Sophie Lodge reviews Stephen Fry’s documentary on the status of LGBT+ people around the world, while also reflecting on their lives here in the UK
Stephen Fry has always been a prominent speaker in the LGBT+ community; but this year, he explored more than just British homosexuality by creating a two part documentary on the persecution of the gay community around the world, speaking to both the victims of homophobic crimes and the politicians seeking to enforce homophobic laws again them.
The overarching theme within the series is the ridiculousness of homophobia. From a grandmother in India who didn’t care if her grandson had a relationship with a man or a woman as long as they came from a good background, to the haunting story of a fourteen year old Ugandan girl who was raped to show her “how to be with men” – and consequently became pregnant and contracted HIV. It emphasises the unprovoked and terrifying attacks many members of the gay community have had to suffer, and the ignorance of those in power, who are in some cases helping this persecution. The laws in Russia, for example, which make it impossible for young gay teenagers to seek any help or guidance in regards to their sexuality.
What resonated with me was Fry’s comment that many nations present the gay community as “sub-human”; I couldn’t help but notice the parallels between this and the persecution of the Jews in the 1930s and 40s. Many homophobes that Fry interviews (most of whom are in powerful positions within their community) see the gay community as a threat that will take over society; that the gay community are trying to “recruit”, but Out There demonstrates how harmless and human these communities are. They have families, children, and lives that have been destroyed by homophobic crimes. This is important not only for those watching overseas who may ignore their own country’s homophobia, but also for us in the UK to see that victims of homophobic crimes are not faceless anomalies. As Fry states, here in the UK we may have accepted the LGBT+ community in terms of legal rights, but it is society’s opinion that now needs to change. Research by Galop in August 2013 found that 98 homophobic and transphobic crimes are reported each week in the UK, and this figure is doubled if you count crimes that haven’t been reported. If this is the case in a developed, liberal, modern society like ours where homosexuality is legal, it is terrifying to think of the conditions LGBT+ members across the world have to live in. There were even countries the BBC were advised against filming in. It is shocking to think that the cases Fry examines are not the most extreme examples.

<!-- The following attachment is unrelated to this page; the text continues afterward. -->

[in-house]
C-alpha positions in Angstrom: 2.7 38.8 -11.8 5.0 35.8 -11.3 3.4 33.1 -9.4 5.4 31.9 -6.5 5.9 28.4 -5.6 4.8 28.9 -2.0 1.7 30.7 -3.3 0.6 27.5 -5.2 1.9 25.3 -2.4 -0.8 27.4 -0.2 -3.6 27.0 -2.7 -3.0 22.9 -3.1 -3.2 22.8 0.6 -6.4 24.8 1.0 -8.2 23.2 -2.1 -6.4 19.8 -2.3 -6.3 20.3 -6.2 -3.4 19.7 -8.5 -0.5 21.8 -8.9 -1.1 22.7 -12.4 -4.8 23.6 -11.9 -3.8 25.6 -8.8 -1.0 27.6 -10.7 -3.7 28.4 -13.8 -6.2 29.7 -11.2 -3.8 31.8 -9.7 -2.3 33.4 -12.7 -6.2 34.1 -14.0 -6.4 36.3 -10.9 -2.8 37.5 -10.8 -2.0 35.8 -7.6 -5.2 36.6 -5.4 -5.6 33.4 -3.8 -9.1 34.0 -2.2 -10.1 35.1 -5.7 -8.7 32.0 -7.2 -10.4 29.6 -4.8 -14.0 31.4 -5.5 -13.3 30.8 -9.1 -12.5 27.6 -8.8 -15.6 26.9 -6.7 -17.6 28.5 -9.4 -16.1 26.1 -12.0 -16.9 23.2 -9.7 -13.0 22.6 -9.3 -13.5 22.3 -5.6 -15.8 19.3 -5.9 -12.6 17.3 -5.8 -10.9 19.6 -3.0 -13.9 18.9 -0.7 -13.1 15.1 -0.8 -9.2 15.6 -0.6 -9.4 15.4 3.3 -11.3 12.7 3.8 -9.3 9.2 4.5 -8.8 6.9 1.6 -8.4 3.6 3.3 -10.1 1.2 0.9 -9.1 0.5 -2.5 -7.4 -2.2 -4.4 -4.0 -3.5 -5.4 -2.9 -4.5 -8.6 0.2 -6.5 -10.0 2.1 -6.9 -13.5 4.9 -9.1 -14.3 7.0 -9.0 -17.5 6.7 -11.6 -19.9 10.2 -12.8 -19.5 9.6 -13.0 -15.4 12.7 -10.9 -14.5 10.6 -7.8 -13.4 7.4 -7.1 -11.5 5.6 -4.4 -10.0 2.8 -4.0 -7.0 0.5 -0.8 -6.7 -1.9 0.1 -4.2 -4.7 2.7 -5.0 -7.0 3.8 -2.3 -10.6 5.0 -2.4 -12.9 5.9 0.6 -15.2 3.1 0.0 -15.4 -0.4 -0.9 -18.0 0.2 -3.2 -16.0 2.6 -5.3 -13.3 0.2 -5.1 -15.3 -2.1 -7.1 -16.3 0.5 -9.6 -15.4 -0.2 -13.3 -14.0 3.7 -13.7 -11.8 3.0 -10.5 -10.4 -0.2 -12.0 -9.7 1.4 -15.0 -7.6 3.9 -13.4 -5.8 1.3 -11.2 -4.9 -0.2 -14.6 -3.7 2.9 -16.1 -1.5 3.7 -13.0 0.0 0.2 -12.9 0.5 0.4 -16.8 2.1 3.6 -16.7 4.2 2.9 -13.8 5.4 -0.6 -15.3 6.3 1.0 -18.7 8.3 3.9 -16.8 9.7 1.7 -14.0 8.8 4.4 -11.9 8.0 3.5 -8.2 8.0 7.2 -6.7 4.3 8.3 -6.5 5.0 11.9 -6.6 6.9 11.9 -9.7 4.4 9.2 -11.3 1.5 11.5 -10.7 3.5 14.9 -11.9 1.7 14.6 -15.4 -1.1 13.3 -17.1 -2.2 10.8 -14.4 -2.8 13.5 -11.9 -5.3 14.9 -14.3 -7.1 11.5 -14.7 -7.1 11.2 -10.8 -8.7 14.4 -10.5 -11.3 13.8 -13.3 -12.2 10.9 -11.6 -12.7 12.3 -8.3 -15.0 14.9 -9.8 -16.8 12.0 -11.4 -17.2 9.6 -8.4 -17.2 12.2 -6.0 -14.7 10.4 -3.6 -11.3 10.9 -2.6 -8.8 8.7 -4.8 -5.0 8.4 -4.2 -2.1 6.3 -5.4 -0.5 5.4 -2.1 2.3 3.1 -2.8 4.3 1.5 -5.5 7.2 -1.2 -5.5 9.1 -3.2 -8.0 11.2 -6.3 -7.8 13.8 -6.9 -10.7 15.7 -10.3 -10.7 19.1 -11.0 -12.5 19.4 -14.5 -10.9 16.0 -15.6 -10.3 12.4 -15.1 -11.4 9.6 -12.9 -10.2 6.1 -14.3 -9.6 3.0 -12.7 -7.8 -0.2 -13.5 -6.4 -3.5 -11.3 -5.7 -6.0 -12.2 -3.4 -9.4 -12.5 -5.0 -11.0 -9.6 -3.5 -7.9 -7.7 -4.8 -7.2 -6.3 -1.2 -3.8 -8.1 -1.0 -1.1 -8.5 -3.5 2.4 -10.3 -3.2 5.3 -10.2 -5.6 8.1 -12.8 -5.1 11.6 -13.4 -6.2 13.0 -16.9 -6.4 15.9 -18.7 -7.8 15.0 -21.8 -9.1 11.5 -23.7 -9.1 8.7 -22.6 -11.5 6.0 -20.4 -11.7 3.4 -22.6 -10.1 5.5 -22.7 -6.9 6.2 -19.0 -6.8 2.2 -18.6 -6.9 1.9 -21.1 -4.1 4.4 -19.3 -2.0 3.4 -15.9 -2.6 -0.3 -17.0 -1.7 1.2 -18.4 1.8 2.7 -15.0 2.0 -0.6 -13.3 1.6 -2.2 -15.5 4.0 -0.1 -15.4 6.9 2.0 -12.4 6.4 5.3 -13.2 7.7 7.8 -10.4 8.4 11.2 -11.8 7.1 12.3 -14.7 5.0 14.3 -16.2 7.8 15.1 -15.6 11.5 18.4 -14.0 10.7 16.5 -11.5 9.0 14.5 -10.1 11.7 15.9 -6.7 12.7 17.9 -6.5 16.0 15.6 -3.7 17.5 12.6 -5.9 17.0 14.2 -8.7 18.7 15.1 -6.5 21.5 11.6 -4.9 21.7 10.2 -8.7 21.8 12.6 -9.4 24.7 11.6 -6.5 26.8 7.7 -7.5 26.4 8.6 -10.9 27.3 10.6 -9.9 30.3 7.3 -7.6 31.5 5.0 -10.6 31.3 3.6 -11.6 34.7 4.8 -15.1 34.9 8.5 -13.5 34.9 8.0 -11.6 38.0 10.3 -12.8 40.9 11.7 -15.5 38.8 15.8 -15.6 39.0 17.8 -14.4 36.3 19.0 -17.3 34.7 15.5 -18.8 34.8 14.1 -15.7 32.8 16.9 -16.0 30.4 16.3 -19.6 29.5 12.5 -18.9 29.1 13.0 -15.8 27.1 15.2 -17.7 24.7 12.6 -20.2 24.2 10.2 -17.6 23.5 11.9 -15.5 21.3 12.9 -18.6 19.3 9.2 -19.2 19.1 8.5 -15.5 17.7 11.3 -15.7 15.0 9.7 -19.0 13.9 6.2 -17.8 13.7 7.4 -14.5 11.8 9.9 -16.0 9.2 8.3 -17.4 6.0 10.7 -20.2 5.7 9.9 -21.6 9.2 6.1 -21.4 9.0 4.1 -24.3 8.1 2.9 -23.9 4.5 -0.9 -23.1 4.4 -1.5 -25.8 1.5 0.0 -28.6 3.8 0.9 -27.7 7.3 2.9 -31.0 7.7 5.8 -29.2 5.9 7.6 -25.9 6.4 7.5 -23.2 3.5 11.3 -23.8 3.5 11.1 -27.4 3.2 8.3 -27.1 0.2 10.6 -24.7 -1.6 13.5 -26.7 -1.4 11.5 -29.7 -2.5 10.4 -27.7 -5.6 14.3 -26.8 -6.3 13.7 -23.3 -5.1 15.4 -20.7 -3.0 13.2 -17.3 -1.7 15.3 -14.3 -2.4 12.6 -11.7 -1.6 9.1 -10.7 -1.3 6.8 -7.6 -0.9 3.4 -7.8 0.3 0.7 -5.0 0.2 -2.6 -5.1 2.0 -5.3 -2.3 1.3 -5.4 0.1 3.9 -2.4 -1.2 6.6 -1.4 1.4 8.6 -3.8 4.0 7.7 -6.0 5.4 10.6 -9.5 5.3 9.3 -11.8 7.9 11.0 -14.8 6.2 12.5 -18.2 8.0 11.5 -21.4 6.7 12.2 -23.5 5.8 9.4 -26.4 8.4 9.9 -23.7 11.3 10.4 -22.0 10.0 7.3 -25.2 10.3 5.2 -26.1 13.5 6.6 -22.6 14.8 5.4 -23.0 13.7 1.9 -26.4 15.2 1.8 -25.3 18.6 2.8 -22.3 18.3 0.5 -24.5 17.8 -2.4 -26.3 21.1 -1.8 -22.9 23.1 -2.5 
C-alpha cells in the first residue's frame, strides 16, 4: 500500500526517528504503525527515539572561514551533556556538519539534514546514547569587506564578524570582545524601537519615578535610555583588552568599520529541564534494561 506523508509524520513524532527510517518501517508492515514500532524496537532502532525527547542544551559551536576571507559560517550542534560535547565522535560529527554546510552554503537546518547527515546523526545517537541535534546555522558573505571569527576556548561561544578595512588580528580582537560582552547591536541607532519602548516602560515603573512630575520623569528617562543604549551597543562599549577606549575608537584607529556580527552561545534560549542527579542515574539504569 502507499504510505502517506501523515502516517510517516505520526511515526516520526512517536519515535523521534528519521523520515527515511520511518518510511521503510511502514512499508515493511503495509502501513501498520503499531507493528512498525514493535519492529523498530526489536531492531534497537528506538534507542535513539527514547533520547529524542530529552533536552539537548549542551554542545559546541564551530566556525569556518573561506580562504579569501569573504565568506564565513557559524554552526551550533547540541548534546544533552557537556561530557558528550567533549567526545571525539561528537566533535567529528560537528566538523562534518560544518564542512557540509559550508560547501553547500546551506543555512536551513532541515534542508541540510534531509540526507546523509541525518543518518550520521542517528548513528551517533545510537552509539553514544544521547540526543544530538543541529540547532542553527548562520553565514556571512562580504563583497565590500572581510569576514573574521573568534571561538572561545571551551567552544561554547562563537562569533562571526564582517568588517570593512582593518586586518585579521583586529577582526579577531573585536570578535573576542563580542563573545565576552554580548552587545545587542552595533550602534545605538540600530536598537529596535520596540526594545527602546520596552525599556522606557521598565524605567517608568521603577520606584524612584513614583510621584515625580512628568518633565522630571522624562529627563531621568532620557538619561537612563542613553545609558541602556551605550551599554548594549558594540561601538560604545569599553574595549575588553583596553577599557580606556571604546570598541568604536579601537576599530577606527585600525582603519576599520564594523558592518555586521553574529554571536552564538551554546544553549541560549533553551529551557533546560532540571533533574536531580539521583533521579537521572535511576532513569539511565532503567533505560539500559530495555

In an interview with the BBC after filming Out There, Fry asks, “Why do we take time off from what is already a difficult business, that of survival, to group together to pick on, bully and marginalise people who can do us no harm?” This is in essence how many people feel about homophobia, and hopefully Out There may encourage people to support gay rights more openly.